Governor Gavin Newsom signed a $ 7.6 billion stimulus package last week that will send $ 600 in payments to an estimated 5.7 million low-income Californians. The relief package was “desperately needed by millions upon millions of Californians,” Newsom said at a press conference last week. “Those who were left behind in the federal stimulus, California won’t leave you behind.”
The move came as Mr Newsom came under fire from critics who blame his mismanagement of pandemic restrictions for the plight of struggling businesses. The state’s small business owners are participating in the governor’s recall efforts. It remains to be seen how exactly the most recent relief package might help or hinder recall efforts – nearly all of the signatures needed to move the process forward have been collected, but have yet to be verified.
[Read more about how the recall works and what’s ahead.]
Last week, the state passed the grim milestone of 50,000 deaths – more than any other state, but far behind other states in per capita deaths. There have been an average of 5,761 cases per day over the past week, a decrease of 46% from the average two weeks earlier. And while the drop from all-time highs is a good sign, experts warn that recent case drops are not a reason to lift restrictions.
Nonetheless, several counties in California have resumed outdoor activities, including dining and contact sports, while schools in many areas remain closed. Last week, a report also highlighted the impact of the pandemic on California’s “creative economy,” showing that from February to December of last year, the state lost 175,000 jobs in industries such as as entertainment, media, architecture, fashion, etc.
The state’s relief program aims to help both small businesses and low-income residents affected by the pandemic.
“This plan represents a way to mitigate the human and economic blows of Covid. In addition, it lays the economic foundation for the recovery, ”said President of the State, Anthony Rendon. Here is what you can expect from the invoice.
Who will be eligible for payments?
People who claimed the California Earned Income Tax Credit – which applies to those earning less than $ 30,000 per year – on their 2020 tax return will be eligible.
Separately, taxpayers who use individual tax identification numbers and earn less than $ 75,000 after deductions will also be eligible for $ 600. (Those who use ID numbers are typically undocumented immigrants, who were not eligible for federal stimulus payments.) In total, households that use individual IDs and claim the state’s earned income credit will receive $ 1,200.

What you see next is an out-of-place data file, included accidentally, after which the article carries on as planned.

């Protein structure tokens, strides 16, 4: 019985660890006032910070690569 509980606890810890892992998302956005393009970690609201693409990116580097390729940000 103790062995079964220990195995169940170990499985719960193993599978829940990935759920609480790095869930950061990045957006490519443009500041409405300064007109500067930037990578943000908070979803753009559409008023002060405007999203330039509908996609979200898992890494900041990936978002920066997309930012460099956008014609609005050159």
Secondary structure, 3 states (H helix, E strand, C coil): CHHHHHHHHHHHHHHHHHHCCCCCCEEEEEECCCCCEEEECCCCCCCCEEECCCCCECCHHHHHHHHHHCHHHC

Other low-income Californians enrolled in the CalWORKS program are also eligible for a one-time grant of $ 600.
[Read more about the federal coronavirus aid bill, which passed the House over the weekend and is headed to the Senate.]
When will the money arrive?
Those who are eligible through the state’s EIC or as filers using individual tax identification numbers can expect to receive their payment approximately four to five weeks after filing their tax returns. (Those who were eligible for the credit but didn’t apply it to their taxes can change their returns.)
For those participating in the CalWORKS program, the state said grant payments are expected in mid-April.
What is included in the rescue package?
This relief program also provides funding of $ 2.1 billion for grants to small businesses. It includes fee waivers for bars, restaurants, hair salons and other hard-hit businesses.
In addition, other parts of the package include resources for essential child care and financial assistance for community college students. Federal funds will help provide stipends of $ 525 per child enrolled in all publicly funded child care and preschool services. For low-income community college students, the program includes emergency financial assistance of $ 100 million as well as an additional $ 20 million to support efforts to re-engage students who may have left colleges due to hardship. of the pandemic.
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Here’s what else you might have missed over the weekend
President Biden has vowed to create a more humane approach to immigration. But thousands of children who crossed the southwest border alone are confined in government shelters, rather than sent to their families. [The New York Times]
Tired of being locked inside during the pandemic, Vicha Ratanapakdee, a Thai immigrant who lived in San Francisco, was impatient for his regular morning walk. Then a brutal assault ended his life and sparked an uproar against anti-Asian racism. [The New York Times]
Learn about the complex and deeply moving outpouring of pain in response to attacks on Asian-American and Pacific Islander communities. [The New York Times]
See an illustration of how opening windows could help schools reopen. [The New York Times]
Nearly 1.2 million teachers and other essential workers will be eligible for vaccines in Los Angeles County starting today. [The Los Angeles Times]
High school students face a range of challenges, like isolation and pandemic exhaustion, and they are asking for university financial aid at lower rates. [LAist]
Supporters say counties like Kern lack of infrastructure to reach vulnerable agricultural workers for vaccination. [The Bakersfield Californian]
Californians speak more than 200 languagesSo it is difficult to spread good information that all residents of the state can understand. [The Sacramento Bee]
He is a 13-year-old recreational guerrilla who builds swings around Oakland – and he’s not afraid of breaking the rules. [Oaklandside]
“We knew that day was coming.” Fans bid farewell to beloved Ruby outpost, in Huntington Beach. [The Orange County Register]
A pair of skiers became the first to complete a daring hike in the Half Dome in Yosemite National Park. [The San Francisco Chronicle]